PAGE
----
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    • "Human embryonic kidney (HEK) 293T, HEK293 cells stably expressing neuronal NOS, cerebrocortical neurons, and adult NSCs were cultured as previously described (Gage et al., 1995; Palmer et al., 1997; Okamoto et al., 2002; Uehara et al., 2006). For details on assays for apoptosis and cell differentiation , see the Supplemental Experimental Procedures. "
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    ABSTRACT: Redox-mediated posttranslational modifications represent a molecular switch that controls major mechanisms of cell function. Nitric oxide (NO) can mediate redox reactions via S-nitrosylation, representing transfer of an NO group to a critical protein thiol. NO is known to modulate neurogenesis and neuronal survival in various brain regions in disparate neurodegenerative conditions. However, a unifying molecular mechanism linking these phenomena remains unknown. Here, we report that S-nitrosylation of myocyte enhancer factor 2 (MEF2) transcription factors acts as a redox switch to inhibit both neurogenesis and neuronal survival. Structure-based analysis reveals that MEF2 dimerization creates a pocket, facilitating S-nitrosylation at an evolutionally conserved cysteine residue in the DNA binding domain. S-Nitrosylation disrupts MEF2-DNA binding and transcriptional activity, leading to impaired neurogenesis and survival in vitro and in vivo. Our data define a molecular switch whereby redox-mediated posttranslational modification controls both neurogenesis and neurodegeneration via a single transcriptional signaling cascade.
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    • "A key step in this process is substrate ubiquitination that targets ER proteins for retrotranslocation to the cytosol and subsequent proteasomal degradation (Nakatsukasa et al, 2008). We hypothesized that changes in PDI chaperone and enzymatic activity could lead to the accumulation of unfolded and ubiquitinated proteins (Uehara et al, 2006). We analyzed the accumulation of ubiquitinated proteins in WT and Txnip-KO MEFs with and without subjecting them to ER stress through tunicamycin (Fig 5A, "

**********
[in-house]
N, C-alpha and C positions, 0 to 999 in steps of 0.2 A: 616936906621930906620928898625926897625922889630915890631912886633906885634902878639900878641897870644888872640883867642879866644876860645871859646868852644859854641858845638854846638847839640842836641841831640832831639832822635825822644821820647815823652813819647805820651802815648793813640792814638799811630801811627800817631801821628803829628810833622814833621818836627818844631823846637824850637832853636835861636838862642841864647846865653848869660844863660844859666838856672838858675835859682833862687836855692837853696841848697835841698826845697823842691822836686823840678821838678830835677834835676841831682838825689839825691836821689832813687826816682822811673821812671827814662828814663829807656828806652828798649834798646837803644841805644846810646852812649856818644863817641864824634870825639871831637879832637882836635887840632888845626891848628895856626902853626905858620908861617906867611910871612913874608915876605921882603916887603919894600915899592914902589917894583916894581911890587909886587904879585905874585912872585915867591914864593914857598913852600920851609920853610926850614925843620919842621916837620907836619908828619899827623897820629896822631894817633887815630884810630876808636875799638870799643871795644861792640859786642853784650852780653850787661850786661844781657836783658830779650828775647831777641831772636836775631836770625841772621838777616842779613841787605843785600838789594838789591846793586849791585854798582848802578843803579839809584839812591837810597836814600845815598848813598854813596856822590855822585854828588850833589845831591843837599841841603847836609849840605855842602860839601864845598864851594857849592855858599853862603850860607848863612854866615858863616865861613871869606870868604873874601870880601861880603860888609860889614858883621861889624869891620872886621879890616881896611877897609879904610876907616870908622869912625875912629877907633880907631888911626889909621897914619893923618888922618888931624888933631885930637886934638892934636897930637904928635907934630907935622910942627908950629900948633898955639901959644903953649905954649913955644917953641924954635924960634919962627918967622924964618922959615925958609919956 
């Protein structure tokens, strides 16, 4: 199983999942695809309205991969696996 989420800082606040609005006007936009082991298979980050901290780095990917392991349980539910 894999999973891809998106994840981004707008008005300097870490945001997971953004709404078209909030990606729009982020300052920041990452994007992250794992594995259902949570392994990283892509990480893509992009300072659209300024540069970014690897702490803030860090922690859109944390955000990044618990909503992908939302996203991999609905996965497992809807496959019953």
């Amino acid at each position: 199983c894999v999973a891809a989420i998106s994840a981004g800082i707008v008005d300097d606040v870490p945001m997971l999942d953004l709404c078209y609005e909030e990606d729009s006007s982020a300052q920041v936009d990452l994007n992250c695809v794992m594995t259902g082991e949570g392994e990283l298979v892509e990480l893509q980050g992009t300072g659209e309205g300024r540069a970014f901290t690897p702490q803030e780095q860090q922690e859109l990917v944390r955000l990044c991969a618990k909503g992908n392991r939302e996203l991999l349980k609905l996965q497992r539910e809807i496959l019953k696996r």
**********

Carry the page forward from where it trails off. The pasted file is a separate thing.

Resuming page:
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    ABSTRACT: The endoplasmic reticulum (ER) is responsible for protein folding, modification, and trafficking. Accumulation of unfolded or misfolded proteins represents the condition of ER stress and triggers the unfolded protein response (UPR), a key mechanism linking supply of excess nutrients to insulin resistance and type 2 diabetes in obesity. The ER harbors proteins that participate in protein folding including protein disulfide isomerases (PDIs). Changes in PDI activity are associated with protein misfolding and ER stress. Here, we show that thioredoxin-interacting protein (Txnip), a member of the arrestin protein superfamily and one of the most strongly induced proteins in diabetic patients, regulates PDI activity and UPR signaling. We found that Txnip binds to PDIs and increases their enzymatic activity. Genetic deletion of Txnip in cells and mice led to increased protein ubiquitination and splicing of the UPR regulated transcription factor X-box-binding protein 1 (Xbp1s) at baseline as well as under ER stress. Our results reveal Txnip as a novel direct regulator of PDI activity and a feedback mechanism of UPR signaling to decrease ER stress.